Protests against the United States Supreme Court’s decision to stay Roe v. Wade, who guaranteed the right to abortion, has had a special guest, who is known to Latin American feminists: the green scarf .
The region has experienced a “ green tide ”, which has included the decriminalization or legalization of pregnancy termination in several countries, such as Argentina, Colombia and Mexico. The scarf has been in each of these fights.
Now, American protesters have adopted this Latin American symbol as part of their protests. Where did this garment come from and how did it become the representation of the fight for abortion and the right of women to decide about their bodies? We tell it next.
Origin of the green scarf
The green scarf emerged in Argentina. It was used for the first time at the 18th National Meeting of Women, held in Rosario – a city some 300 kilometers north of the capital, Bueno Aires – in 2003. Abortion was for the first time one of the central issues on the agenda of the meeting, which has been held annually since 1986 in different Argentine cities.
Marta Alanis, director of the Argentine section of the Catholic organization for the right to decide, explained to the French newspaper that she suggested using the green scarves as a symbol of the meeting.
Alanis, 73, said that this garment is a reference to the white scarves worn by the Mothers of the Plaza de Mayo, the women’s organization that has fought since 1977 to find their children and grandchildren who disappeared during the military dictatorship that the South American country lived between 1976 and 1983.
What does it mean?
The use of this scarf is a gesture of defiance to the anti-abortion movement, also called “pro-life”, which adopted a light blue scarf as its counter-protests.
The green scarf gained prominence in the pro-abortion protests in Argentina during the discussion of a bill to legalize abortion in this Latin American country in 2018. The law was rejected by the Senate. According to it was even adopted by the movement Ni una menos, against gender violence.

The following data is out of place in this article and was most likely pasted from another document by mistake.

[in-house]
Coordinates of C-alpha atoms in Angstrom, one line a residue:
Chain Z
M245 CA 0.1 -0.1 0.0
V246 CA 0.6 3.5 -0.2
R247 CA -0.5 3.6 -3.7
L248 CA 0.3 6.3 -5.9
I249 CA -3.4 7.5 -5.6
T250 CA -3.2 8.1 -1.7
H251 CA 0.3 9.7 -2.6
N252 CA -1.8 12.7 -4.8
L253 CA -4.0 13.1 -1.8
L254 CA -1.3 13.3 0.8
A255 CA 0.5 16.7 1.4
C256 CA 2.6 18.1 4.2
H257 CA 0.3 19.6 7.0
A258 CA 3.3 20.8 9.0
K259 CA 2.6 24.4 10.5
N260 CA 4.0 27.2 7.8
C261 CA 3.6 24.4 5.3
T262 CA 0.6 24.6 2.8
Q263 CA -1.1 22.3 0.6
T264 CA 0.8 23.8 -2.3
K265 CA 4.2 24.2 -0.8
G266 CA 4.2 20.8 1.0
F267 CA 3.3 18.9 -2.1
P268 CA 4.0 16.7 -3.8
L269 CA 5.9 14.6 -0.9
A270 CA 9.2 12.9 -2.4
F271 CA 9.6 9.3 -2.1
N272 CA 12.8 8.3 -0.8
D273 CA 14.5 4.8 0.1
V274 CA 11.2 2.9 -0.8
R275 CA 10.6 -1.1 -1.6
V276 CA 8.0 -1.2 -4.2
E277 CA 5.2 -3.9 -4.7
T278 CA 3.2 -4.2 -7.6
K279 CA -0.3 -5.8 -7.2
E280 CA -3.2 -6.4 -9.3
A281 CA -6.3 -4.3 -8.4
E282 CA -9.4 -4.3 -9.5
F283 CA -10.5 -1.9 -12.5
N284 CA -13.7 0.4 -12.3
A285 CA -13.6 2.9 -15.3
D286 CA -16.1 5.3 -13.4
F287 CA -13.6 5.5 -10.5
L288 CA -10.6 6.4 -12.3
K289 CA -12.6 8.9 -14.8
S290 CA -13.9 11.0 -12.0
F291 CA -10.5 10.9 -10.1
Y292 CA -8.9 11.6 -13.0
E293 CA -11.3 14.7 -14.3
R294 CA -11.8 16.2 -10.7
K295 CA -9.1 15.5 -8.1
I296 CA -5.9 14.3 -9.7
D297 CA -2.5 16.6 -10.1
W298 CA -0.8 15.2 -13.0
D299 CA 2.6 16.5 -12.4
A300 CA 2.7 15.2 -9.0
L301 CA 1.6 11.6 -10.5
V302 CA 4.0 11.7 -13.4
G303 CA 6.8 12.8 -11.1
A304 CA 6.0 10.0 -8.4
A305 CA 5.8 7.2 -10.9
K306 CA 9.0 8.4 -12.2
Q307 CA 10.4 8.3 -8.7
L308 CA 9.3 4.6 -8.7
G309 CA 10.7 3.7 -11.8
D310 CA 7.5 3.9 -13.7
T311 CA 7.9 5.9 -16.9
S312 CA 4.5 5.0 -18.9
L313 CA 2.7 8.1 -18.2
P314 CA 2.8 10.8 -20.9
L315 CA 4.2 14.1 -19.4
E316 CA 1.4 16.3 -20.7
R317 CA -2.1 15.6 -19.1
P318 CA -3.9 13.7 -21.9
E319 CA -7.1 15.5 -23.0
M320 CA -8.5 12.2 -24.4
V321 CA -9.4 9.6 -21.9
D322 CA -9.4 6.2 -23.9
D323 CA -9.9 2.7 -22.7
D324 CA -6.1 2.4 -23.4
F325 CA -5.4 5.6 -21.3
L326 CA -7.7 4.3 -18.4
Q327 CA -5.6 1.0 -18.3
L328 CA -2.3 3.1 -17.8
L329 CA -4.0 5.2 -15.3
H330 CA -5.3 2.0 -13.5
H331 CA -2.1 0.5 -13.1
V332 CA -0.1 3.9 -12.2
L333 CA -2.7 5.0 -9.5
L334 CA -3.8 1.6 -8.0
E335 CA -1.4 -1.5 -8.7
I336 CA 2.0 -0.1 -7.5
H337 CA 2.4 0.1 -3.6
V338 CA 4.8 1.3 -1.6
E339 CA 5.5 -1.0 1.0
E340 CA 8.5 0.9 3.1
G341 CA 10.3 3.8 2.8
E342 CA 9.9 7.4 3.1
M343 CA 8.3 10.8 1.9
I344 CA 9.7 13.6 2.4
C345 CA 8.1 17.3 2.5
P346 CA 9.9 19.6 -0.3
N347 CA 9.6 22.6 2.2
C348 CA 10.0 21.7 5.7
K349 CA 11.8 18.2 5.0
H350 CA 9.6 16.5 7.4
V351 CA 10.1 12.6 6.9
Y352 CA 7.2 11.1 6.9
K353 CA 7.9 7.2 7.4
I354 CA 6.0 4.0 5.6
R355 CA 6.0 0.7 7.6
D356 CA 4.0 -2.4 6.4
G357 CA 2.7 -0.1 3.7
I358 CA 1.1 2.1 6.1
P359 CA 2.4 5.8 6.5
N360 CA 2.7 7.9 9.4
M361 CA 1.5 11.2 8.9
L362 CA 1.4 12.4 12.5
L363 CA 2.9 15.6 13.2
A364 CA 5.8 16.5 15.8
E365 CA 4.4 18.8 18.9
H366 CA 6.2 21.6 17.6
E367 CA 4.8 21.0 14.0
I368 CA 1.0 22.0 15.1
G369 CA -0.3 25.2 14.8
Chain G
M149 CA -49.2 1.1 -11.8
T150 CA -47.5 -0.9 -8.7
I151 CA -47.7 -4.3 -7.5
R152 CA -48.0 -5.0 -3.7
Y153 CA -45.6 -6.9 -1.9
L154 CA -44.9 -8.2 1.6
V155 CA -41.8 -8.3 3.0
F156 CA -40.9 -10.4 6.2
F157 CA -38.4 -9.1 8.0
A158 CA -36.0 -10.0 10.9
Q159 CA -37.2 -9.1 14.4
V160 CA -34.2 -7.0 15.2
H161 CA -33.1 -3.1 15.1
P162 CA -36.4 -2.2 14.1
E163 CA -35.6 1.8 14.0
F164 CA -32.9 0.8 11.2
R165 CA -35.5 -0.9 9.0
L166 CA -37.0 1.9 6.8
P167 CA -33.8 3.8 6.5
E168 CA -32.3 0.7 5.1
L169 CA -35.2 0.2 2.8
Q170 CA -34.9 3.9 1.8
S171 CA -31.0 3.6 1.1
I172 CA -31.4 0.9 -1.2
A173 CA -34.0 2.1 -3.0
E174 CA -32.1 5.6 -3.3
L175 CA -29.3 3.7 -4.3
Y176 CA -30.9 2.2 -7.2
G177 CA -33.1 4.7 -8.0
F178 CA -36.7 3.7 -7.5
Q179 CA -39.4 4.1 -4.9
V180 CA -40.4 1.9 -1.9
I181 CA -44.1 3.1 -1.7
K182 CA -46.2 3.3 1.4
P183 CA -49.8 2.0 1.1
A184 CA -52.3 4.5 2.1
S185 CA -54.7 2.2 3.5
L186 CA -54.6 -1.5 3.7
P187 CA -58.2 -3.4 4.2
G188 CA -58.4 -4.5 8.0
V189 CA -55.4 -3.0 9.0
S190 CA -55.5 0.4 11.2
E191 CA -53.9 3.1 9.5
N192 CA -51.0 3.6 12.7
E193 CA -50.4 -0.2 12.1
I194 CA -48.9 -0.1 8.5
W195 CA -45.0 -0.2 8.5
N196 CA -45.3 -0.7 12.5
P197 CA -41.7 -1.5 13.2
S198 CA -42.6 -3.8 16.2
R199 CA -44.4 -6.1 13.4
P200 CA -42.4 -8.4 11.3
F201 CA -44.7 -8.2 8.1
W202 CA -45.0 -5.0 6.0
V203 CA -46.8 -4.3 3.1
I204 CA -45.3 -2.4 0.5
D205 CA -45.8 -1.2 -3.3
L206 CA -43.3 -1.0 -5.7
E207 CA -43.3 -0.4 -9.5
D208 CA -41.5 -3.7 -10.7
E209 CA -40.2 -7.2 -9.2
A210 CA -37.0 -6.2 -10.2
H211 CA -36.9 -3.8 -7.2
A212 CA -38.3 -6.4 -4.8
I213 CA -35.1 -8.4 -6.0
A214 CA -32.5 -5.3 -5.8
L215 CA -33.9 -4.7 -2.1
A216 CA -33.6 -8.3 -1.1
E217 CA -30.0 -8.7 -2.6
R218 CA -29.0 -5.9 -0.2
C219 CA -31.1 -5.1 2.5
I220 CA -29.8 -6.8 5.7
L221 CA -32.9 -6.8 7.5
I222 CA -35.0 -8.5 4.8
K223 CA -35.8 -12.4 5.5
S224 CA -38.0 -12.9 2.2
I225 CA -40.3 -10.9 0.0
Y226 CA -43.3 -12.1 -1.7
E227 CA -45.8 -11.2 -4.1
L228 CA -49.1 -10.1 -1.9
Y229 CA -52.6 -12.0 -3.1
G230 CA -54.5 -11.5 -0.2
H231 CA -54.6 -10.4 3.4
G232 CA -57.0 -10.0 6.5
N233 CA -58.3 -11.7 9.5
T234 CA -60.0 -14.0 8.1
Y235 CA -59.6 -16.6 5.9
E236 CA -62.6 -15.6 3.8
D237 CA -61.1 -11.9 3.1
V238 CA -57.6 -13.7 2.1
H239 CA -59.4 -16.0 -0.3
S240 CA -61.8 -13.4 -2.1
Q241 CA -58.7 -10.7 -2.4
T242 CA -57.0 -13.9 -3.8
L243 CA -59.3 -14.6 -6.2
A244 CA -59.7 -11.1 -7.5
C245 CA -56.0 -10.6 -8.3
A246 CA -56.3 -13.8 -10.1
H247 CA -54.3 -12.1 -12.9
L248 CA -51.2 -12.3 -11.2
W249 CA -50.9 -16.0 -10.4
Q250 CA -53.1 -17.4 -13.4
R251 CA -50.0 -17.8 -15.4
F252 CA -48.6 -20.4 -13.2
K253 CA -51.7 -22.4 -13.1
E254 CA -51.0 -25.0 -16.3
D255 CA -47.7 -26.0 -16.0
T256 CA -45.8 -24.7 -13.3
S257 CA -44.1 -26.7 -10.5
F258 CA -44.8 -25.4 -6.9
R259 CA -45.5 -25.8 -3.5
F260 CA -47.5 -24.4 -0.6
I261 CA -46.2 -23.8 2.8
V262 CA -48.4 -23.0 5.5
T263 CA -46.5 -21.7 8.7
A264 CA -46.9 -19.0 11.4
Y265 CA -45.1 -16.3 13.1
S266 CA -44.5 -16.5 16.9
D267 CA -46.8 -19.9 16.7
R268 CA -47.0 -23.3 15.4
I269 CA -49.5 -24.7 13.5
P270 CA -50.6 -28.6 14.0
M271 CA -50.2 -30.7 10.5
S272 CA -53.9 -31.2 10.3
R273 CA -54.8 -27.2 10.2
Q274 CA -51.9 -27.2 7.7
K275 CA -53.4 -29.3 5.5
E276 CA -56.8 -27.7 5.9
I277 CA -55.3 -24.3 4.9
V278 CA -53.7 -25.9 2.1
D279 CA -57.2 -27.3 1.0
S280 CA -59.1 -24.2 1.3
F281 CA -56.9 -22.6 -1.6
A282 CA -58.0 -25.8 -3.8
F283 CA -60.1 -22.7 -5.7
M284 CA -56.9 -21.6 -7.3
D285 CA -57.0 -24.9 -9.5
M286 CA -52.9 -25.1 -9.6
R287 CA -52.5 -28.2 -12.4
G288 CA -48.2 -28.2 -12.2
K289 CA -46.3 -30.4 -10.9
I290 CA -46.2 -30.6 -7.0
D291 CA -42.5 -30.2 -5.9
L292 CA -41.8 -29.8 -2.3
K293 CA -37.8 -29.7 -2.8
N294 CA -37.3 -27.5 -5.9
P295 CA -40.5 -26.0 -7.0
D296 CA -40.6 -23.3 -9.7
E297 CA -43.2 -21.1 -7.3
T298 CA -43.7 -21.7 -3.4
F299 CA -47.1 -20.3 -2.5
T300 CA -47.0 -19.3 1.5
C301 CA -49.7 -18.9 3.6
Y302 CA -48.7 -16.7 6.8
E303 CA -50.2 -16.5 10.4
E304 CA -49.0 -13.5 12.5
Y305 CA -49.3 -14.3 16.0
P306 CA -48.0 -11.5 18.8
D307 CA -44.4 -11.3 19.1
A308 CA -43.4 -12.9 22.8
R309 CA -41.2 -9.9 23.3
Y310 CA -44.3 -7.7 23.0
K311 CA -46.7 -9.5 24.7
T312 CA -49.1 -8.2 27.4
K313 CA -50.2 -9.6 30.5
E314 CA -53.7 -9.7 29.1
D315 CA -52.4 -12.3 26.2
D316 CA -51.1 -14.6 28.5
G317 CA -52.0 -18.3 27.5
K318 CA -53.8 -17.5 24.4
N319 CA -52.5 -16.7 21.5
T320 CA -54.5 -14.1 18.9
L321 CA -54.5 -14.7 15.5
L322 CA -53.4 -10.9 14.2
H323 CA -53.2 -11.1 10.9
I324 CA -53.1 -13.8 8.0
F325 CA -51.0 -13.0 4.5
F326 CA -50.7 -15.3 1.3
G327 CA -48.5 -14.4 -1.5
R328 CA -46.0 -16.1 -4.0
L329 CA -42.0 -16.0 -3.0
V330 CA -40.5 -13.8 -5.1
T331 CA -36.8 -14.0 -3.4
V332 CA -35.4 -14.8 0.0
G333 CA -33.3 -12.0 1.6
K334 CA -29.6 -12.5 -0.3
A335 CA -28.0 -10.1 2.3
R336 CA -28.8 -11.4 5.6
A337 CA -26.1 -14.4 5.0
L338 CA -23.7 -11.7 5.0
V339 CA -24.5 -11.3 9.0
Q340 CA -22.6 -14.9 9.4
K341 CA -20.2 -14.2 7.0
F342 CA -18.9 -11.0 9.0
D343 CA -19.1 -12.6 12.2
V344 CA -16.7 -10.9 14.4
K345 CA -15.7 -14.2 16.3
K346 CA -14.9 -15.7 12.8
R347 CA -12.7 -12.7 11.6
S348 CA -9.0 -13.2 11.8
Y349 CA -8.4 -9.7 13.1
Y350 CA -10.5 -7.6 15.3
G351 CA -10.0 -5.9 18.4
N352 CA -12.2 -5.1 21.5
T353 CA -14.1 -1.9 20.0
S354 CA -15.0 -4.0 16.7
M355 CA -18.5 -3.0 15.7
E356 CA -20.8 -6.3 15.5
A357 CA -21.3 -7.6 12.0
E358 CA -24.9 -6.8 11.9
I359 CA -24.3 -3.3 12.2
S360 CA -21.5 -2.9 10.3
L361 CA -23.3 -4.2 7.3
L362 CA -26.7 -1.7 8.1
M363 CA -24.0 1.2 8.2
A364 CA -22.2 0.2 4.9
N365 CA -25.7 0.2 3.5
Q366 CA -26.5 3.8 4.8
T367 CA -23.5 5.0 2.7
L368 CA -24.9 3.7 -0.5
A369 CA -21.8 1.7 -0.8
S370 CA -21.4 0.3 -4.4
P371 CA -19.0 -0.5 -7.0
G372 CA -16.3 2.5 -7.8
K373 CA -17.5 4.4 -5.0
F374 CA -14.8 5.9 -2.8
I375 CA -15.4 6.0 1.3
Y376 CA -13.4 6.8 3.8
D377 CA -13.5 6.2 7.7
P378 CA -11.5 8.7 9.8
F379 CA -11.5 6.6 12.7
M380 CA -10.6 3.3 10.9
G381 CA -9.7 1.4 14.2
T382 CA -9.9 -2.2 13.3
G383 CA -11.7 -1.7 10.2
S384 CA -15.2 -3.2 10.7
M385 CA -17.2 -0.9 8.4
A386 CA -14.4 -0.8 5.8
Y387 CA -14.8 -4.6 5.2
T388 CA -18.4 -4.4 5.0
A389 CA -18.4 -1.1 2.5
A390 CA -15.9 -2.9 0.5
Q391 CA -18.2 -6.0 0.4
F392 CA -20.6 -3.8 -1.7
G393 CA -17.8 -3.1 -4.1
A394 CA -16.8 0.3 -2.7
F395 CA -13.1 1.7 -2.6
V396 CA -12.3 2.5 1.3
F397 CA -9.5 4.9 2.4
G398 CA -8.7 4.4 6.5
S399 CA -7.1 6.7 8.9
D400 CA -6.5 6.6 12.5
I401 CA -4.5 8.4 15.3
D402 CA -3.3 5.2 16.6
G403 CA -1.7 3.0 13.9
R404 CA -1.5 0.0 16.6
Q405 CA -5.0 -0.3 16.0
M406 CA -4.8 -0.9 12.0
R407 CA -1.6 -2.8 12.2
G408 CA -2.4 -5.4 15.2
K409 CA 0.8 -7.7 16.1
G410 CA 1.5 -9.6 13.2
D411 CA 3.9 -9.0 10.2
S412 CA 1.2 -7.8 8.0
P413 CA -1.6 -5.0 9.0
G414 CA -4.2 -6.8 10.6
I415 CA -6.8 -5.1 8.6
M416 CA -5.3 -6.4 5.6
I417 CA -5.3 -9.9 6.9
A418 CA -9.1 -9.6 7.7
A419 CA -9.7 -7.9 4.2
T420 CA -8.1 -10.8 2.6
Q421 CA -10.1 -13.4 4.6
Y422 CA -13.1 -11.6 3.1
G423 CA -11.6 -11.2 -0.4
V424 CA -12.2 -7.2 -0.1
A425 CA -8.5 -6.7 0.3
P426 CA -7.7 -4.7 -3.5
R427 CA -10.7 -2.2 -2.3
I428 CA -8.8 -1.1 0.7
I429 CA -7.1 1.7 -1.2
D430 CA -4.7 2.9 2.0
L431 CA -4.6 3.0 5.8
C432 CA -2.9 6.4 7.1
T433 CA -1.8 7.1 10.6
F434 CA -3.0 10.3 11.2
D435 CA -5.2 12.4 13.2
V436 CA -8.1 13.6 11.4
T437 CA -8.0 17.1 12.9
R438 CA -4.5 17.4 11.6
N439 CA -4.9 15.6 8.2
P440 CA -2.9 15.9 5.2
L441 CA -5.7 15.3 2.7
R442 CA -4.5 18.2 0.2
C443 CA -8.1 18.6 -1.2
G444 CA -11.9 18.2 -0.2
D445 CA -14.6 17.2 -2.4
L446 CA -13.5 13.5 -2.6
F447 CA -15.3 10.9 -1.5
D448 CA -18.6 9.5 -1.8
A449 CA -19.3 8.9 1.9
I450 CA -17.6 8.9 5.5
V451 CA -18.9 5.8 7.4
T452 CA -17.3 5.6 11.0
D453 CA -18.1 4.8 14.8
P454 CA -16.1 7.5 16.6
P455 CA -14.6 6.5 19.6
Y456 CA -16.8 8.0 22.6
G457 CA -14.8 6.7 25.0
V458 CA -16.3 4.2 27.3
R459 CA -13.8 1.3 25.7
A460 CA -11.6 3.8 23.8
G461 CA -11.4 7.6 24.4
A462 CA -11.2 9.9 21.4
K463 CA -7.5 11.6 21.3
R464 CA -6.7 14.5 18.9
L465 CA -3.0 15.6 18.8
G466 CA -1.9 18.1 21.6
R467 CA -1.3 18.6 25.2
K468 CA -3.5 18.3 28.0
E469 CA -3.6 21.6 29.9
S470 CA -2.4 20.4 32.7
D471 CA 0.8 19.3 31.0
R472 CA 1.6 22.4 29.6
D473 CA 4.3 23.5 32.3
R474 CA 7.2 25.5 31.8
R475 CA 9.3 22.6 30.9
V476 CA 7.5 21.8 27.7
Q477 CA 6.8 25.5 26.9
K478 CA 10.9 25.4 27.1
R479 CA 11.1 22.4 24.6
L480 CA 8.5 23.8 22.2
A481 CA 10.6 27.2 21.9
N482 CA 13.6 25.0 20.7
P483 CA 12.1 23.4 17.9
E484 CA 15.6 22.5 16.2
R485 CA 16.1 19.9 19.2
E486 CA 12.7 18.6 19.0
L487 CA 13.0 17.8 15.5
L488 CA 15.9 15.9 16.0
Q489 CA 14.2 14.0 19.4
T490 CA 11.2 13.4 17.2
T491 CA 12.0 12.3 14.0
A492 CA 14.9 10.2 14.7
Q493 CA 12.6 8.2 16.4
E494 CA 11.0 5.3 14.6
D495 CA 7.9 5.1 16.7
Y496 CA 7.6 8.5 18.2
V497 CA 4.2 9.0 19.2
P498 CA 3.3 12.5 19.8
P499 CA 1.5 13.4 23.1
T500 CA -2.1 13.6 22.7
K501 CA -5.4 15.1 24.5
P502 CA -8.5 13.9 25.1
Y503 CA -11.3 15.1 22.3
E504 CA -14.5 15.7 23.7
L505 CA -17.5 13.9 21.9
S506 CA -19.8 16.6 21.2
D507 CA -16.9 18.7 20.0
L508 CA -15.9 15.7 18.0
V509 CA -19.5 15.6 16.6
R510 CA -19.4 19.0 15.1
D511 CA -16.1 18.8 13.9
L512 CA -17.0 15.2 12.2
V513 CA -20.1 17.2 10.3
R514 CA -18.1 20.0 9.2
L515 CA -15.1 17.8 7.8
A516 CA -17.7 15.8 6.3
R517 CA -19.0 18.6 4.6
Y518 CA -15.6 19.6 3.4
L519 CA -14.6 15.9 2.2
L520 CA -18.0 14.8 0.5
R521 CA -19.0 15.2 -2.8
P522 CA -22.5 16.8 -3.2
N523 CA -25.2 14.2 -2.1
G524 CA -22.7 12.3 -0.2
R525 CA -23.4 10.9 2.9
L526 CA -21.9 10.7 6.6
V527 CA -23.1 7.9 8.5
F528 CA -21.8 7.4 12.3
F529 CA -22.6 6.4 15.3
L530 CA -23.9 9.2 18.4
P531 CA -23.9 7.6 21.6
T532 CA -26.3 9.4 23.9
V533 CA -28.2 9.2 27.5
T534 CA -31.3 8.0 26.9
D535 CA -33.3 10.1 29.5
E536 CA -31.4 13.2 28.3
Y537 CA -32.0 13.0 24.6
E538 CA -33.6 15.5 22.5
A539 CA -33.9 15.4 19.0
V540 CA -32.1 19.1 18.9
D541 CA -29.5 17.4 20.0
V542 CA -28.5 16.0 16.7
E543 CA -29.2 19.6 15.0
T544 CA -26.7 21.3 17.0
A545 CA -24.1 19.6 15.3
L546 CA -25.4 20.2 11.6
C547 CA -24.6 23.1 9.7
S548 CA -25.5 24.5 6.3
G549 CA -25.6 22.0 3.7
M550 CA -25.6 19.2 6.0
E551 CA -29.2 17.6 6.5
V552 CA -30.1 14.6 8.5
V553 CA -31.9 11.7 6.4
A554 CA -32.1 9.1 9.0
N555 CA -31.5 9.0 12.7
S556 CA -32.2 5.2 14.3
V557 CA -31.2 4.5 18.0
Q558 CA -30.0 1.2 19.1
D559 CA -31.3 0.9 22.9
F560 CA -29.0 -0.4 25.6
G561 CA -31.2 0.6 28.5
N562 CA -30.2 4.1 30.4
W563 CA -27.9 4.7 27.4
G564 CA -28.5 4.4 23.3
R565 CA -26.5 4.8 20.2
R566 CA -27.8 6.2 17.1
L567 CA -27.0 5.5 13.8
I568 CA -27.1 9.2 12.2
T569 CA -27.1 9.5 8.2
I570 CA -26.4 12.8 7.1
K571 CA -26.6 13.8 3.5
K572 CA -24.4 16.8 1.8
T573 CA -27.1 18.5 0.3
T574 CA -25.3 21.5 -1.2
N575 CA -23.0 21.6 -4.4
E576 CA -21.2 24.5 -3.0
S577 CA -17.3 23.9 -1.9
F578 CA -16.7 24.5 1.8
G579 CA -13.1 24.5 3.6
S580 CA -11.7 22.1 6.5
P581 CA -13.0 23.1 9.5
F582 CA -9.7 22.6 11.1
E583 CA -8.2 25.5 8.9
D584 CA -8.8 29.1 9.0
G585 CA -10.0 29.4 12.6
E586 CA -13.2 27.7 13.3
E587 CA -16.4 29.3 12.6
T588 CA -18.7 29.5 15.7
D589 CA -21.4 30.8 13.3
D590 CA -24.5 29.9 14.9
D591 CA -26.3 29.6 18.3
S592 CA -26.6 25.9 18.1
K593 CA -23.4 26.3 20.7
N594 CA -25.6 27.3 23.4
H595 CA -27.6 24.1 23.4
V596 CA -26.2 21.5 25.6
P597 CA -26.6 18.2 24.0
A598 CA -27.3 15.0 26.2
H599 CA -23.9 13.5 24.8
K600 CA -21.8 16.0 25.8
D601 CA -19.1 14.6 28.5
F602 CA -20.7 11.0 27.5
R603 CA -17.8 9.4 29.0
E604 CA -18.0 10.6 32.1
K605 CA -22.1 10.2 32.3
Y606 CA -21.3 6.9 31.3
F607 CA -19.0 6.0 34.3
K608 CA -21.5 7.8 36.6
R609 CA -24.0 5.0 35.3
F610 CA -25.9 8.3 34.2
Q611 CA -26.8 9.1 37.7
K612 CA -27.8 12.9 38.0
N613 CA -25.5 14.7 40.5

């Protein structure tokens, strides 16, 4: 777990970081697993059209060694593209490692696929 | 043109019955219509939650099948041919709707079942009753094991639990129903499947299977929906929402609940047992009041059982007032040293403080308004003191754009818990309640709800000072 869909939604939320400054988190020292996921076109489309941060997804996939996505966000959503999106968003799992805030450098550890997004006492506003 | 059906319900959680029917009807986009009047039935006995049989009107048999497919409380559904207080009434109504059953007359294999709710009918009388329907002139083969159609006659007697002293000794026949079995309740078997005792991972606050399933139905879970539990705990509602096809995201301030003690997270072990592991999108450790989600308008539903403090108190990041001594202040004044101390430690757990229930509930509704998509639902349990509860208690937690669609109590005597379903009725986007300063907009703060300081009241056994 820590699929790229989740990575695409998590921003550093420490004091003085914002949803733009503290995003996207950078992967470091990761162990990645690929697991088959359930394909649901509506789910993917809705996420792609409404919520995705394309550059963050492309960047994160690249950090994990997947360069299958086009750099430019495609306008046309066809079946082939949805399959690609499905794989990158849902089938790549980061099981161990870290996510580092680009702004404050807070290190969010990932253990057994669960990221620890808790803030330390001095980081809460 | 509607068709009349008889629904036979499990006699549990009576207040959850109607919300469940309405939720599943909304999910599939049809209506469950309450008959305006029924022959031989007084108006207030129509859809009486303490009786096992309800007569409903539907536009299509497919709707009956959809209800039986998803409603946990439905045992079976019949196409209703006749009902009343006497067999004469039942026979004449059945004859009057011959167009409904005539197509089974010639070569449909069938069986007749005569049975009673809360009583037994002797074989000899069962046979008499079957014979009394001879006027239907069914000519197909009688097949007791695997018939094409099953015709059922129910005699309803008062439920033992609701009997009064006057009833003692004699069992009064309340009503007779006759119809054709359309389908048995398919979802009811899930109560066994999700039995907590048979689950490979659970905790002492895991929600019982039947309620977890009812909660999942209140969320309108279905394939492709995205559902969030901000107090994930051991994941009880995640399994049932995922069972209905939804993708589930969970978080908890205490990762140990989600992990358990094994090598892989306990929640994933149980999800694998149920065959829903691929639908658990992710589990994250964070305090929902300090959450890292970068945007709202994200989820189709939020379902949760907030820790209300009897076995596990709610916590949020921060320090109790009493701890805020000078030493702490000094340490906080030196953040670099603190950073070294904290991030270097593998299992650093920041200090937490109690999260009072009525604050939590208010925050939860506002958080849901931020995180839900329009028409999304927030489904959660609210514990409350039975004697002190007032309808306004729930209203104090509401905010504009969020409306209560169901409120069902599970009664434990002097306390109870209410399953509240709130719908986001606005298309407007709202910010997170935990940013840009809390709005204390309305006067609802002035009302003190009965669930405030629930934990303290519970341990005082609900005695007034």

Two years later, in 2020, the government of leftist Alberto Fernández presented an initiative to legalize abortion, one of his campaign promises. The law for the interruption of pregnancy was finally approved on December 30, 2020.
In addition to Argentina, the green scarf has appeared in feminist protests in Mexico, where the Supreme Court of Justice approved the decriminalization of abortion in 2021; Colombia, where the Constitutional Court approved the legalization of the interruption of pregnancy until the 24th week —although the government of the right-wing Iván Duque is still fighting to reverse this decision—, or in Chile, where the right to abortion was included in the draft of the new Constitution.
Other feminist movements in Latin America —such as those in Brazil, Ecuador, Guatemala and El Salvador— have also used green scarves in their proposals. In these countries, pregnancy is still illegal for most reasons, including rape and incest.
After the approval of a law in Texas that restricts abortion until the sixth week of gestation in September 2021, protests in favor of the interruption of pregnancy multiplied in the United States and the scarf appeared on the neck and wrists of women. American protesters.
“It’s a great honor, personally and collectively, that green is now being embraced in America,” Alanis said. “Before, the United States came to Latin America to bring us dictatorships, military bases and poverty. Today, the Latin American green wave arrives in the United States to contribute to the liberation of women”.
Giselle Carino, executive director of Fòs Feminista, an international women’s health organization, said in a statement published on Oct. 15, 2021, that the movement that started in Argentina helped win abortion rights around the world.
“As an Argentine woman, I will never forget what it was like to march through the streets of Buenos Aires with thousands of women and girls wearing green scarves, fighting for our human right to safe and legal abortion,” Carino said.
Why is the color green related to abortion?
Alanis explains that the scarf was decided to be green because this color symbolizes “hope, health, life”. However, in several South American countries, the color green is not used by any political party as part of its graphic identity.
“The color green has been decided for a while, since 2005, and this decision was made prior to the 6th Latin American Feminist Meeting and, in part, it was decided to take the color green because it does not represent any political tendency,” explained Gema Ortega, a Chilean feminist. , in an interview with in 2018.
“In this case, we do believe that it is important to join the victory of the Argentine colleagues, but also understanding that the color green goes far beyond their case,” he added.